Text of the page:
Clothing line sends message to “Think Yup’ik”

Business finds success in T-shirts with Native slogans
By Katrina Baldwin, Tundra Drums, 10 July 2003
A new clothing line called ‘inga for real’ hit the market last week.
Inga for real gave its first show under a makeshift blue tarp-tent at last Friday’s Fourth of July celebration in Bethel. Started by locals John Chase and Andrei Jacobs, the business found immediate success.

T-shirts with slogans like “Big Fat Uppa” (big fat grandpa) and “Mamterillermiu” meaning “person from Bethel,” proved to be very popular among the crowds as more than 200 were sold at the festival for $20 a piece.

Inga for real is derived from Yup’ik culture and its rural surroundings.

However, Jacobs and Chase have thrown an urban spin on their clothing. Boldly- colored print upon sharp, white T-shirts proudly shout out Yup’ik messages across the Delta.

“Andrei and I agreed that our shirts are to be empowering, and we wanted to throw in a little humor and make the reader think from a Yup’ik world view,” Chase said. “Basically we are educating people to think Yup’ik.”

“The motivator for this is self-esteem,” Jacobs said. `Making people feel alive and valuable and worthy.”

Jacobs views the company as a reflection of his own life experiences. As half Yup’ik, half African-American, Jacobs and his two brothers Torin and Julien grew up with their mother Blanche Jacobs in both Philadelphia and Bethel.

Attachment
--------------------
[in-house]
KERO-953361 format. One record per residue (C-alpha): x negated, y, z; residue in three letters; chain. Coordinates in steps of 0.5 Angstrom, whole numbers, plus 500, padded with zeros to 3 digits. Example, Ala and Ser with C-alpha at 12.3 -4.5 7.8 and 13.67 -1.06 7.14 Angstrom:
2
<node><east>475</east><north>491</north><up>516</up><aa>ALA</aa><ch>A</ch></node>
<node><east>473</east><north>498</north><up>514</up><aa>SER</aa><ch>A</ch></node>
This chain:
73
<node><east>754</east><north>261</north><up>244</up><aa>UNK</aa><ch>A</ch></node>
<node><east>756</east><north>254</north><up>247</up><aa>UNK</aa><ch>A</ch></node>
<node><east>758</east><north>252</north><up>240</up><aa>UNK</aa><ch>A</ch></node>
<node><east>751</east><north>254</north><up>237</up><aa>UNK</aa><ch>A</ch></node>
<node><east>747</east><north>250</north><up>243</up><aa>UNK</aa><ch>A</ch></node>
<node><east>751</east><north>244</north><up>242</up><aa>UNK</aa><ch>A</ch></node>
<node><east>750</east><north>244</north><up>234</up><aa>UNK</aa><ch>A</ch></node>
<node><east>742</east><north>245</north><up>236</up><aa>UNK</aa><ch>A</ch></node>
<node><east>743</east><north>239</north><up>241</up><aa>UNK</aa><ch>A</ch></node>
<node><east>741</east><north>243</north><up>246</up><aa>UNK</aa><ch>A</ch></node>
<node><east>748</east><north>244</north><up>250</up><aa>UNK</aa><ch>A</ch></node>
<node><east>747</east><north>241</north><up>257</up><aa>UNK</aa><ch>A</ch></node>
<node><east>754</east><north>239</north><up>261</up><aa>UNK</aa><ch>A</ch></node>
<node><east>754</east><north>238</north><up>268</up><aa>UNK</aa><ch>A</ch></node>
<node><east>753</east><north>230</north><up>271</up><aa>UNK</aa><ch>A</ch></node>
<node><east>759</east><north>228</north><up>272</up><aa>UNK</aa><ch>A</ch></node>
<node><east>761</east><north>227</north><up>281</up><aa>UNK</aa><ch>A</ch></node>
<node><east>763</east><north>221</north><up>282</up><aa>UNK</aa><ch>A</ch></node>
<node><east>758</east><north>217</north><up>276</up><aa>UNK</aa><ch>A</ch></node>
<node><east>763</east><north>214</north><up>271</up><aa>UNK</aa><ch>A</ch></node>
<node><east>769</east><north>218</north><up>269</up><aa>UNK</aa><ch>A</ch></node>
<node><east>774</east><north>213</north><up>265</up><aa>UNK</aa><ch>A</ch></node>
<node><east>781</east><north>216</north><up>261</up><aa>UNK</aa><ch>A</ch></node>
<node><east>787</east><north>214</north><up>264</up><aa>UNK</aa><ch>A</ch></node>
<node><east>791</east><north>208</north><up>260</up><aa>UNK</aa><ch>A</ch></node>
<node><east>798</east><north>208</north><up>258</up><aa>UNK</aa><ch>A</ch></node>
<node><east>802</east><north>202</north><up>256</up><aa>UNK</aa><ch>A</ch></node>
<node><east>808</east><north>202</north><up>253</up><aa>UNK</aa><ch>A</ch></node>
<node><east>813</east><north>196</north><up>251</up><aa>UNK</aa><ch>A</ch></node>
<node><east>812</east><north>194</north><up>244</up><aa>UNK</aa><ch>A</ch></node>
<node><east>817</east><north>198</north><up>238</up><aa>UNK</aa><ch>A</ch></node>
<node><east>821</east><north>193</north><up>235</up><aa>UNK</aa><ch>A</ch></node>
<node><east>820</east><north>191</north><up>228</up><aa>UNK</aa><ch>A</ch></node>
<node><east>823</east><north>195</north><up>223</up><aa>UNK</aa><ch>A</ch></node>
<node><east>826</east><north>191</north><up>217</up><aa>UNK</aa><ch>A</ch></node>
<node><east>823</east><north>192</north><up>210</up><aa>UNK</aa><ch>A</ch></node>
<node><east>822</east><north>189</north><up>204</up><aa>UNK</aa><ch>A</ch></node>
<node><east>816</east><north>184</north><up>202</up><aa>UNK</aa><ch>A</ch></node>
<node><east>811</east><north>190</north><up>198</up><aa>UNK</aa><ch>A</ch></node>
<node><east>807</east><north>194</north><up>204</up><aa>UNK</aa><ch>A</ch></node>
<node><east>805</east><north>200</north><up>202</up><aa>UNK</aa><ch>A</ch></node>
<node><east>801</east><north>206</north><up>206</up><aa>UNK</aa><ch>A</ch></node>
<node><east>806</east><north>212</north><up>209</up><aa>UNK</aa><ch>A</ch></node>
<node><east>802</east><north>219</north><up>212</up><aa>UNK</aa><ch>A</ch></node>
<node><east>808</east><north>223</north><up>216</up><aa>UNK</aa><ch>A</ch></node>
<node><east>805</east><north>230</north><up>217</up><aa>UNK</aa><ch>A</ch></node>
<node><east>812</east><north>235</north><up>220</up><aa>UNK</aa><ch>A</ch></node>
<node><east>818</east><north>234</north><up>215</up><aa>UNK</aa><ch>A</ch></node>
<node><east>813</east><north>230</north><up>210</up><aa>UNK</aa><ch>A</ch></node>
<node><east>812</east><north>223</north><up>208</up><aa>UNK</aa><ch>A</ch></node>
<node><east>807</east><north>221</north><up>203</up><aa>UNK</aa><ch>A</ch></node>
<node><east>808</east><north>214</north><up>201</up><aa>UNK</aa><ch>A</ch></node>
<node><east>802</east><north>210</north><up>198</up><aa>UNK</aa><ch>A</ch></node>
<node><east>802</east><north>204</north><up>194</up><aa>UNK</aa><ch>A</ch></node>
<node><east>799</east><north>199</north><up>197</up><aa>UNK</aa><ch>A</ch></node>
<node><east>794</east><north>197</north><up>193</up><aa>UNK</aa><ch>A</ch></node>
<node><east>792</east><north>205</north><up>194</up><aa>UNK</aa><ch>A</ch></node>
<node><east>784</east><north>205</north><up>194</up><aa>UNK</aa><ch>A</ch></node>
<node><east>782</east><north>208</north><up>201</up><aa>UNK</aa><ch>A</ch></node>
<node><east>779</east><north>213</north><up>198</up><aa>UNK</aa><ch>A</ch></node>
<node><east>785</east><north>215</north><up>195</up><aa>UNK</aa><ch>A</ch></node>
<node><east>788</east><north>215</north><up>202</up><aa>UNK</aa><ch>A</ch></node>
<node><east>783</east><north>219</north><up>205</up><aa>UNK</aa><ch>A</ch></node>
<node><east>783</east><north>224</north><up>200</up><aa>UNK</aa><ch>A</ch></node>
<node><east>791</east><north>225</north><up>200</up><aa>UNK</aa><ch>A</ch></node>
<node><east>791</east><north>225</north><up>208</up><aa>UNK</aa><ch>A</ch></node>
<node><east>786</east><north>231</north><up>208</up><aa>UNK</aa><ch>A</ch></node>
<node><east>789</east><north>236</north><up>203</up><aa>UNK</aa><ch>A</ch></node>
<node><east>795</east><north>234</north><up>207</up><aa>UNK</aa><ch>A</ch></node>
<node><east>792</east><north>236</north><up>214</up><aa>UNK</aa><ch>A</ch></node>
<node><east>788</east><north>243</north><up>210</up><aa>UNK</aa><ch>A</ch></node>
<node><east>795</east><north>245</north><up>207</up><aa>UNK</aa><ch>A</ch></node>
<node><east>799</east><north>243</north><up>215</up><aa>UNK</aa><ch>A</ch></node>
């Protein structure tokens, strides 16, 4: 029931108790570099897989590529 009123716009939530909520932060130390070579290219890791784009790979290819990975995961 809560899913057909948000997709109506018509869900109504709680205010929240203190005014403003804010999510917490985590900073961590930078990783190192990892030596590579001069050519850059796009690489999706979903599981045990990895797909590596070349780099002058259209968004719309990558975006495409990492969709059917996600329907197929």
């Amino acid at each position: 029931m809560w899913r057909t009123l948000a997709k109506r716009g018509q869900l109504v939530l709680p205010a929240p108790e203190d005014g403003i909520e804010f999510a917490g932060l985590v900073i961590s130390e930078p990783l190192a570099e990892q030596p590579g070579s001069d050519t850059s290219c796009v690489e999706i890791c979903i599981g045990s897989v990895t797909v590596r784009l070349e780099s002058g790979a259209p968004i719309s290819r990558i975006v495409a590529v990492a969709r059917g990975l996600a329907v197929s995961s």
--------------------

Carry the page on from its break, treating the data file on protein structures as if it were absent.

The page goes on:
“My mom is from Philadelphia, so we spent summers in the ghetto in West Philly,” said Jacobs. “Growing up we were always in either extreme urban or extreme rural settings, we never saw suburbia.”

One of the most intriguing aspects of the business is the name, inga for real, and the story behind it.

“Inga is a pet name that my brother Vern gave Andrei, it used to drive him nuts. Vern would tease him about it and make him so mad, and then one day he just accepted it. I wanted to put a more Yupik twist on it and so I thought of Inga for real because Yup’ik means “the real people,” explained Chase. “It flows and it pays homage to the Yup’ik culture.”

Both Chase and Jacobs were graduates of Bethel High School in 1993. Chase graduated from the University of Alaska Fairbanks with a bachelor of arts in psychology. He now works for the Yukon-Kuskokwim Health Corporation as the manager of staff development.

As a graduate in communications from Canisius College in Buffalo, New York, Jacobs has worked for Alaska Public Radio Network, and was one of the first disc jockeys for the Koahnic Broadcast Corporation. He now directs the Grant Development Department at YKHC.

Another addition to Jacobs’ busy schedule came last October when he was elected to the Bethel City Council. As a council member, Jacobs hopes to open the flow of information to Yup’ik speakers in the Delta.

“There should be equal access to information. Generally those who have information are those who are successful. That equal access should be included to our non-English speaking residents,” said Jacobs. I would like to extend communications into the Yup’ik print. It’s fair and reasonable to expect us to do that for the citizens who are predominately Yup’ik. It’s fair because we can do this and should do this.”

Despite his many other projects and ambitions, Inga for real is a high priority for Jacobs. “I think I’m a high performing person and this is an extension of myself that I want to take into over-drive,” said Jacobs.

Chase is also highly motivated to develop their new business. “I want to hit the statewide market and then go as far as we can from there.”

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